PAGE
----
In this embodiment and since the mounting member is releasably secured to the end portion of the filter, the hydrocarbon adsorber can be removed from the radial seal filter when the same is being exchanged for a new filter. This allows for the hydrocarbon adsorber to have an extended life since the hydrocarbon adsorber will typically last longer than the air filter into which the same is disposed as the hydrocarbon adsorber is continuously regenerated via air flow past the hydrocarbon adsorber. Accordingly and during filter replacement, the hydrocarbon adsorber is removed from the dirty air filter and then the hydrocarbon adsorber is secured within the new radial filter. In this embodiment, the adsorber would be removably mounted to the solid end of the radial seal filter, wherein the same is capable of being removed and placed into a new filter upon filter replacement. Of course, the new filter would have a solid end cap 20 configured to releasably receive (e.g., mounting openings) the mounting member of the hydrocarbon adsorber therein. In another alternative embodiment, the frame is fixedly secured to the filter and only the hydrocarbon adsorber is removed and replaced. Again, the new filter would have a frame or supporting structure for the hydrocarbon adsorber.

In yet another alternative embodiment, the hydrocarbon adsorbing member is permanently secured to the solid end of the radial seal filter and is thrown out with the filter as the filter is being replaced. The permanent mounting of the hydrocarbon adsorbing member to the filter may be accomplished by anyone of the aforementioned mounting means.

Referring now to FIGS. 6 and 7, yet another alternative exemplary embodiment is illustrated. Here, the hydrocarbon adsorber (e.g., carbon containing media of which one non-limiting example illustrated in FIGS. 3A-3C) is configured to be slid on or wrapped around the entire diameter or peripheral portion of a distinct section of an exterior surface 30 of a clean side duct or conduit 32, wherein the duct is perforated with openings 34 to allow hydrocarbon communication with the adsorber, and an outer solid shell or covering member 36 seals the hydrocarbon adsorber from the environment and prevents hydrocarbon leakage into the atmosphere.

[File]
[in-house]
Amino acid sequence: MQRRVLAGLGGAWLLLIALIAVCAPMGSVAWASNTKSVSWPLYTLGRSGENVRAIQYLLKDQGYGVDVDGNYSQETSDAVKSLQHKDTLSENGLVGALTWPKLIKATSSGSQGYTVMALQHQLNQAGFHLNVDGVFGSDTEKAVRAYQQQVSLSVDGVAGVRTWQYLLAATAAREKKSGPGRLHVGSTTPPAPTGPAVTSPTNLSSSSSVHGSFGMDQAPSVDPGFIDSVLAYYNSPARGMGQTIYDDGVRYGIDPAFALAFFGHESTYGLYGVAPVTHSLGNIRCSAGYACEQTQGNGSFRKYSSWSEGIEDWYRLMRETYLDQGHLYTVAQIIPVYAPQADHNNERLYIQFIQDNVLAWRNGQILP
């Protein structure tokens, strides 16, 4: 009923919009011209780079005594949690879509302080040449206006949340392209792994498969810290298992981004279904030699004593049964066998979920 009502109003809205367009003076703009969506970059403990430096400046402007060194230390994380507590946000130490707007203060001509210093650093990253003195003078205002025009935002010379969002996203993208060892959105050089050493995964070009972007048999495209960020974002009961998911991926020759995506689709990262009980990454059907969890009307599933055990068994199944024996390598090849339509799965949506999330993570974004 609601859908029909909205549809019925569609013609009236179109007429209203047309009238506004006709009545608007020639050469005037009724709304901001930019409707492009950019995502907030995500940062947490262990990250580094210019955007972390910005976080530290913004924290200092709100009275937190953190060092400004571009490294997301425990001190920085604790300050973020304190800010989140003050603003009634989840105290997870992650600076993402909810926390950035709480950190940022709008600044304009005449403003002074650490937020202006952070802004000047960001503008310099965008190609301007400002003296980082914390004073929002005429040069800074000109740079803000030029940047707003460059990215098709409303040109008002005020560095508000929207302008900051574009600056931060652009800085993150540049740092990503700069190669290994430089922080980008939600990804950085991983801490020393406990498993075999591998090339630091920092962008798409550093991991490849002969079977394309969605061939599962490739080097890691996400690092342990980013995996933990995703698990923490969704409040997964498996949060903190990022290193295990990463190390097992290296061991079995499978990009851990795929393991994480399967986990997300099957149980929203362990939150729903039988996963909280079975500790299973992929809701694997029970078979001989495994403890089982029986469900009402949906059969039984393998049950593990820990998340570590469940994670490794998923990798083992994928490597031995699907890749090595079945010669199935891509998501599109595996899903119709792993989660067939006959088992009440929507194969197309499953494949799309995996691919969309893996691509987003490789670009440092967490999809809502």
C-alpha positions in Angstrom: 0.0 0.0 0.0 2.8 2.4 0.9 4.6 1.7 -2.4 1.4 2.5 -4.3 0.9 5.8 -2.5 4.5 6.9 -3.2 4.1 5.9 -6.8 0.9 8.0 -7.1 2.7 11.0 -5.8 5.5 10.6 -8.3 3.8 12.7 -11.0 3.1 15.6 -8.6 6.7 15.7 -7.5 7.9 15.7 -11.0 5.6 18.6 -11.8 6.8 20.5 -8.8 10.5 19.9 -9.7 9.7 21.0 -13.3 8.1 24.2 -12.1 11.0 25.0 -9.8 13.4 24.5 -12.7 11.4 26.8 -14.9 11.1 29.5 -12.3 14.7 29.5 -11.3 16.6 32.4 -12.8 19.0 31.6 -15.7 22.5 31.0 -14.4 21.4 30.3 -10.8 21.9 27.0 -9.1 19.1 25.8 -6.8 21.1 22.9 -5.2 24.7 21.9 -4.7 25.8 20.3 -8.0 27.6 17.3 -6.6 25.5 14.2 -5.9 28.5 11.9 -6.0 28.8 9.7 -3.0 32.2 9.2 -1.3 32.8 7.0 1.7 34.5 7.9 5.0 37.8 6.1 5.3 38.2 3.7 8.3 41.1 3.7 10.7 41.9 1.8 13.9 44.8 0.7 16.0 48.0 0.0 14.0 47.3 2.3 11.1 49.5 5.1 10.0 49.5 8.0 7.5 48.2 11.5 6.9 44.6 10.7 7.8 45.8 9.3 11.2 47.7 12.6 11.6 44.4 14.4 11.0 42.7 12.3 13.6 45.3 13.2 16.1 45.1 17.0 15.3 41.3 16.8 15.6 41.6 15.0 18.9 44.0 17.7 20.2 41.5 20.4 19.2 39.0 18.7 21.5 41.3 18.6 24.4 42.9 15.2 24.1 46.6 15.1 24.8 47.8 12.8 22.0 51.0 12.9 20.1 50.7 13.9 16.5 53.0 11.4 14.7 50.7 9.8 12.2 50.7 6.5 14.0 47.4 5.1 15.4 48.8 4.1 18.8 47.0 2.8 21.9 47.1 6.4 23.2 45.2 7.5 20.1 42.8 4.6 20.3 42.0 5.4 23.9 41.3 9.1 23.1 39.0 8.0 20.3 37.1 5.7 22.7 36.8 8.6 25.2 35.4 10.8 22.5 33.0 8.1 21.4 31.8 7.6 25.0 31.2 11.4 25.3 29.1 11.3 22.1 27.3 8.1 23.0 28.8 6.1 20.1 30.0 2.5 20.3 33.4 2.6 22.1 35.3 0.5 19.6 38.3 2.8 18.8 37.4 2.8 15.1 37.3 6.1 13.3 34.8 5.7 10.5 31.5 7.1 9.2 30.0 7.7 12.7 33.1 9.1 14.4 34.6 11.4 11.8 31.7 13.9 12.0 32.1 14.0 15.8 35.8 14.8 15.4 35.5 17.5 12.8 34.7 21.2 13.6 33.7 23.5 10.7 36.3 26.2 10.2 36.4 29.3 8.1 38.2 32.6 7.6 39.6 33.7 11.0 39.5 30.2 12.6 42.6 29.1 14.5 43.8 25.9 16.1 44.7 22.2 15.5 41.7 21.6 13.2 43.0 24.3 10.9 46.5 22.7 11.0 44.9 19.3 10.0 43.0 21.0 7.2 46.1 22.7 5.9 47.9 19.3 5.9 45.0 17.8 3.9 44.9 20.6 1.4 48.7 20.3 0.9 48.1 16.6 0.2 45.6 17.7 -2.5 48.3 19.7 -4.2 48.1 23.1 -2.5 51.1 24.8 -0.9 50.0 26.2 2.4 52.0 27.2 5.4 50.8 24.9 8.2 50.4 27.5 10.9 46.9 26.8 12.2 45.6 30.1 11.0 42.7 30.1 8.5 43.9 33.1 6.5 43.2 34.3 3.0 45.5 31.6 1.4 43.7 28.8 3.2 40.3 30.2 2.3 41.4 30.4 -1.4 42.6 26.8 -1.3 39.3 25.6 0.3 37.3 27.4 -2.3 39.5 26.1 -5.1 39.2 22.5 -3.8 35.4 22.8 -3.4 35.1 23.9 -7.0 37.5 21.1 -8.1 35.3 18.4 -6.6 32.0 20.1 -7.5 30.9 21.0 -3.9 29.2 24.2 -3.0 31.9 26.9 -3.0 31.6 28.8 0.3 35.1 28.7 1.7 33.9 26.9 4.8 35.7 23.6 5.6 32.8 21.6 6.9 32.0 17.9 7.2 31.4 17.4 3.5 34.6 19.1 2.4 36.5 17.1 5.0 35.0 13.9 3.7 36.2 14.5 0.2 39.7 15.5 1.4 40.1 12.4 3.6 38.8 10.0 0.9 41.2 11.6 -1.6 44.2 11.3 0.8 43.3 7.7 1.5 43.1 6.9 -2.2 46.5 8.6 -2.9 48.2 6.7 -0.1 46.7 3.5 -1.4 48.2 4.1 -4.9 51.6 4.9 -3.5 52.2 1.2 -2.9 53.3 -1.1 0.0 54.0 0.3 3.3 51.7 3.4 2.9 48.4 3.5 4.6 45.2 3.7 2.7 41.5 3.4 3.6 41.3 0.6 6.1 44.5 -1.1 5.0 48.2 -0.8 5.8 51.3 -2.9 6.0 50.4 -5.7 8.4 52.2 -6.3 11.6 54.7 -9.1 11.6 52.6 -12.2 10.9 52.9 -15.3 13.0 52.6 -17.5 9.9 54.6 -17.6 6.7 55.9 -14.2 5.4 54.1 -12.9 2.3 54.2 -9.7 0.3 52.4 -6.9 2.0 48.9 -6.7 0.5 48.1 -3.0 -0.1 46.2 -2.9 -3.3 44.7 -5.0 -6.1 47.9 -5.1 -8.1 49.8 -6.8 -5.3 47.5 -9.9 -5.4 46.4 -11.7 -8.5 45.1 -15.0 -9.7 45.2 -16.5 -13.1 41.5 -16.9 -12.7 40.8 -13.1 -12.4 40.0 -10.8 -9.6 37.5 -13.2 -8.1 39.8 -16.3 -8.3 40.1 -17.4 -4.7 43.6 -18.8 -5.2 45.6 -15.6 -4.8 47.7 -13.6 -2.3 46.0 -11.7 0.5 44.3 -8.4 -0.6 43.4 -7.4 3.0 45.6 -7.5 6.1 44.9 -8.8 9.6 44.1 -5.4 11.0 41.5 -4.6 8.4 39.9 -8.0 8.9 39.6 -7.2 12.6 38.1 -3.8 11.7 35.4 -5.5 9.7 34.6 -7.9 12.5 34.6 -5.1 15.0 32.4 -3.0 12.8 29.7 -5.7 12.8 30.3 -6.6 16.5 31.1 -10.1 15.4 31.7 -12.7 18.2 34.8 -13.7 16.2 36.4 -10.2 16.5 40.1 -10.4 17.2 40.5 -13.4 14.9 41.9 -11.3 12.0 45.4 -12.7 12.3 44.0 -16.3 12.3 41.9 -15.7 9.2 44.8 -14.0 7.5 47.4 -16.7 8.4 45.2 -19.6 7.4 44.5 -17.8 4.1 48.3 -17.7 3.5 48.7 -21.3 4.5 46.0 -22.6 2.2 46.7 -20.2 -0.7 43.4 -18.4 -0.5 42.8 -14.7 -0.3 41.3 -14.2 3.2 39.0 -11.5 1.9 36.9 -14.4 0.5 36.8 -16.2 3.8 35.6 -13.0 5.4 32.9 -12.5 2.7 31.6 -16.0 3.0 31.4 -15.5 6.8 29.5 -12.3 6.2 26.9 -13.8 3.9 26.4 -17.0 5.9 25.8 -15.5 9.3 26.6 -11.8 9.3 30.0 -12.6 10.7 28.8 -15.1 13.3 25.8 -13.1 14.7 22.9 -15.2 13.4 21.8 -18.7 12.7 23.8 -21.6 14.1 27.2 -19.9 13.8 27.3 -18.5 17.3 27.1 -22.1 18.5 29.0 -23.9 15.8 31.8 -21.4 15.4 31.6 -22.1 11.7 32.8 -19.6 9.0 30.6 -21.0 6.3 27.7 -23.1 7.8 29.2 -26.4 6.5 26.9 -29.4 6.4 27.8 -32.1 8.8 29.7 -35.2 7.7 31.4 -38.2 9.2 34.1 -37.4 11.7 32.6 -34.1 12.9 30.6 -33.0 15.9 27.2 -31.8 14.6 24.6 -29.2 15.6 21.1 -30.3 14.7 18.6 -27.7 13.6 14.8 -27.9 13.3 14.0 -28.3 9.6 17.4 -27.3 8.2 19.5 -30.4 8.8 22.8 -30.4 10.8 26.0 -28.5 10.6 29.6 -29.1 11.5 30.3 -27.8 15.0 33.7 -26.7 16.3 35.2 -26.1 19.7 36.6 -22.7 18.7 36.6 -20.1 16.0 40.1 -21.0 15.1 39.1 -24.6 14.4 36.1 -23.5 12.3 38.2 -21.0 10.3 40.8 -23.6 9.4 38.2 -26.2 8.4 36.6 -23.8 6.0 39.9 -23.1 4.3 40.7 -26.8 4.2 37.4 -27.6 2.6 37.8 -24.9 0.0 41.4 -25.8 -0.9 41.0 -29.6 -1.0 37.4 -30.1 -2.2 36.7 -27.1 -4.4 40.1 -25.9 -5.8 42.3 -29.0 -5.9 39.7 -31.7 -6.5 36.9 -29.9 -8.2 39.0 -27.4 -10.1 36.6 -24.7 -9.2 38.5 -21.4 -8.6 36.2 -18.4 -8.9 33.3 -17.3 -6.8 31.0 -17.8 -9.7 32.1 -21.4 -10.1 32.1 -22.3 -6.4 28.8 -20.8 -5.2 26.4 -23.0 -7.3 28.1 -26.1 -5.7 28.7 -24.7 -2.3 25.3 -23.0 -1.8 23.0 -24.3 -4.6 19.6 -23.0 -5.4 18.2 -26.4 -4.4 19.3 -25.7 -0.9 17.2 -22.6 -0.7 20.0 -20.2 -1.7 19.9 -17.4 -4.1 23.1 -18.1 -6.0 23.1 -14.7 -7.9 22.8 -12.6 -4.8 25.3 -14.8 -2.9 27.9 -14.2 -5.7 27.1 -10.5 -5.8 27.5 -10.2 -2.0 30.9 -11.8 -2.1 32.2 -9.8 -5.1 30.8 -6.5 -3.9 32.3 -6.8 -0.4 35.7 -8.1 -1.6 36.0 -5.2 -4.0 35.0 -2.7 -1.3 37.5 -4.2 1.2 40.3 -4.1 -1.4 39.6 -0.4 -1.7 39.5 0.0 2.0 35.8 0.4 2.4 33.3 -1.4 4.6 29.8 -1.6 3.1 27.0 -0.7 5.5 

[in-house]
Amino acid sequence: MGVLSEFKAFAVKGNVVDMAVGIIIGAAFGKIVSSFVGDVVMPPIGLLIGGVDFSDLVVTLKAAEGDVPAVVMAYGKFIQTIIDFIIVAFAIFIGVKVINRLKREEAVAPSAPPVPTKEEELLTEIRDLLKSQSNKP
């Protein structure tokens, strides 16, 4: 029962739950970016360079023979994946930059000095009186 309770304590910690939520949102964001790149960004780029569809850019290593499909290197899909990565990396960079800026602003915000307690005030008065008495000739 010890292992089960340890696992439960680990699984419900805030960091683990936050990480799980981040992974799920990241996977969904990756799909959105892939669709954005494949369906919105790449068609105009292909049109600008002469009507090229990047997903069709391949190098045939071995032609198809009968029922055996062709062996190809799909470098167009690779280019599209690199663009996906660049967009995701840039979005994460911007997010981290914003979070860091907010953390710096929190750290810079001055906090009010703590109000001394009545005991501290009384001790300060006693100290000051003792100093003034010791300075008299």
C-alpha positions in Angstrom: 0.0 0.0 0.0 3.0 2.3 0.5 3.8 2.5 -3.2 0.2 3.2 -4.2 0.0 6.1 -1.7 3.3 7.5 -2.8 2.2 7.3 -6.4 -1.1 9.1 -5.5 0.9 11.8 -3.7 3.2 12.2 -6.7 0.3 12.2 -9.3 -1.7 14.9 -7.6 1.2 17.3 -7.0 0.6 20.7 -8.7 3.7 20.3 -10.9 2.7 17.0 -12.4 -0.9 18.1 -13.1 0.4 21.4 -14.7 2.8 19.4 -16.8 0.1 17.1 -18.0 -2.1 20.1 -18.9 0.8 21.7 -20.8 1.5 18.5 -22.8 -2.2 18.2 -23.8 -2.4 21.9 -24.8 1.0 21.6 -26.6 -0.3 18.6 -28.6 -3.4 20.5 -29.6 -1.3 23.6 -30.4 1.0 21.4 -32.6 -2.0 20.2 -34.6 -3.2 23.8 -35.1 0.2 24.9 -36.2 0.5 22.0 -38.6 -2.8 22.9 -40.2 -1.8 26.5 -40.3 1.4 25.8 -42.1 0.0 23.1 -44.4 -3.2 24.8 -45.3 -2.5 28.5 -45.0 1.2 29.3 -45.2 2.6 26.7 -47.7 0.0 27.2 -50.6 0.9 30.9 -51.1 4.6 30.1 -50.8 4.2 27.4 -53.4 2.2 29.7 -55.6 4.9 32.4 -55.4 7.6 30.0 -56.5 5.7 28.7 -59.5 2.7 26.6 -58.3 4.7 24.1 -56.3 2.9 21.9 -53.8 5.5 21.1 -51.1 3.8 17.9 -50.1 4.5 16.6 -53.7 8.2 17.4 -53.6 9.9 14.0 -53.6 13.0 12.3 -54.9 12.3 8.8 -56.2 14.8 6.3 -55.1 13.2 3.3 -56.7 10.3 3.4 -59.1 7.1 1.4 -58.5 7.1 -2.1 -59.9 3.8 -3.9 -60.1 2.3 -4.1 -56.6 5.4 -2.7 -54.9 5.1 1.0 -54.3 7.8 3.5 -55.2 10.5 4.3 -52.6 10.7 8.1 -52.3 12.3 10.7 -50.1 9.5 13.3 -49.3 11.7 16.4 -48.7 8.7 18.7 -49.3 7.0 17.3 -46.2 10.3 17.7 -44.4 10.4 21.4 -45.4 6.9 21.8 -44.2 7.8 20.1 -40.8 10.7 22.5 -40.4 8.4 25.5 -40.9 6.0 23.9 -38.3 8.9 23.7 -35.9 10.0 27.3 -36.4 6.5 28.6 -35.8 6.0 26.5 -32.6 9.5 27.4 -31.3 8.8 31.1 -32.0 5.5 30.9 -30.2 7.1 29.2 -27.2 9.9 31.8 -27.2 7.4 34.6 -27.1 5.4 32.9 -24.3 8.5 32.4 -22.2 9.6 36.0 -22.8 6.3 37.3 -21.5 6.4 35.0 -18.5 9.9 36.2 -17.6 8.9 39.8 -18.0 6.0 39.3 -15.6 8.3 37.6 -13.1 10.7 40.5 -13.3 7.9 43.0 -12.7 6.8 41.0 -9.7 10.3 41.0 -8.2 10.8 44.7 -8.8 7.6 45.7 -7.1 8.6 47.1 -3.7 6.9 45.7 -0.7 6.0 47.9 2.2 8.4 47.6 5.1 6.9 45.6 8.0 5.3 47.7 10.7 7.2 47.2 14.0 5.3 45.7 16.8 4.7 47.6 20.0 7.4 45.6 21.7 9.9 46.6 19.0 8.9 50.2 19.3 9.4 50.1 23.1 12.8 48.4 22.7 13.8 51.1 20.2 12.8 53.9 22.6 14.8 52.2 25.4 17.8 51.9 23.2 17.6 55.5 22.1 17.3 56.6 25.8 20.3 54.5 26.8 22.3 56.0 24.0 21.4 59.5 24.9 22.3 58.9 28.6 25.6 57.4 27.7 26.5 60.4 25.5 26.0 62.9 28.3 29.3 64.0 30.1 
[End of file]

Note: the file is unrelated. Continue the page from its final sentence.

In this embodiment, the conduit is configured to have one end in fluid communication with the clean side of the air filter and the other end is in fluid communication with the internal combustion engine receiving air flow from the air induction system. The hydrocarbon adsorber and shell 36 are configured to wrap around all of a portion of a diameter or peripheral portion of a distinct section of the conduit and the shell seals the hydrocarbon adsorber about the exterior of the conduit. In accordance with an exemplary embodiment of the present invention the hydrocarbon adsorber and the shell portion and/or the materials comprising the shell and the hydrocarbon adsorber are flexible (e.g., flexible plastics, polymers, nylons or equivalents thereof) in order to be wrapped around the exterior of the inlet conduit or alternatively and if the hydrocarbon adsorber and the shell portion are more rigid they are configured to wrap around the exterior of the inlet conduit and the shell is configured to sealingly enclose the hydrocarbon adsorber to the inlet conduit.

In accordance with an exemplary embodiment the hydrocarbon adsorber is either wrapped around the exterior of the clean side conduit or slid over the exterior surface of the conduit. In addition and in accordance with an exemplary embodiment the shell is also slid on or wrapped around the conduit and then the shell is secured to the conduit via adhesives or any other suitable mechanical mounting means (e.g., ultrasonic welding, heat staking or equivalents thereof). For example, the shell or sealing member is in one non-limiting exemplary embodiment ultrasonically welded to the conduit. In this embodiment, the conduit and the shell or sealing member is formed from a polymeric material such as plastic suitable for ultrasonic welding or heat staking. If the hydrocarbon adsorber and the covering member or shell is slid or wrapped onto the conduit the same are obviously configured to have enough clearance to be positioned about the conduit and in the case of the shell the conduit and the hydrocarbon adsorber alternatively and/or in addition to configuring the hydrocarbon adsorber and the shell to slid over the conduit the shell and the hydrocarbon adsorber may each be cut or split in the ring shaped member of the hydrocarbon adsorber and the shell to allow expansion of the ring of the shell and the hydrocarbon adsorber so as to allow the same to be disposed over the exterior of the conduit. Thereafter and once in the desired location, the shell and hydrocarbon adsorber are then pushed back together along the split line or snap back together due to the resilient characteristics of the hydrocarbon adsorber and the shell and the same are then secured to the conduit. The expansion and contraction of the shell and the hydrocarbon adsorber would be possible due to the flexible materials (e.g., nylon, plastic, polymers, synthetics and equivalents thereof) contemplated for the same.